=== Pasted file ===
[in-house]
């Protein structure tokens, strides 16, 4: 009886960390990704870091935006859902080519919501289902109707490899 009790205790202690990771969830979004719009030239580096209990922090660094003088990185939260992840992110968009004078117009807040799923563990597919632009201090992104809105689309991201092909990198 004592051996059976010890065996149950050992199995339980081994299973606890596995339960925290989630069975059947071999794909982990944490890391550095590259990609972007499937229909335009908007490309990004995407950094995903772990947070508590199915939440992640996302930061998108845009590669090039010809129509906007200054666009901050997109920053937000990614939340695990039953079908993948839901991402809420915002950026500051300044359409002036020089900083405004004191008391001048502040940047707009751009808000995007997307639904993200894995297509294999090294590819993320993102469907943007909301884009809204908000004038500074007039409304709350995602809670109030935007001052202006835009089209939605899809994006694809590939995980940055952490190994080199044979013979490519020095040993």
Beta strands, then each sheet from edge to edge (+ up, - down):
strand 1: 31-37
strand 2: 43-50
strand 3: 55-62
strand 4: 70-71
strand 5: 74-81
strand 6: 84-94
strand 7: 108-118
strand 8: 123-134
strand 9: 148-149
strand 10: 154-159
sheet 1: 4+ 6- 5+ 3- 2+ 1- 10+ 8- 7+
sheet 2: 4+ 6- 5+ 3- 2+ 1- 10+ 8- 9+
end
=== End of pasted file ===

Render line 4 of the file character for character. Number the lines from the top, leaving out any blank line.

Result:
strand 1: 31-37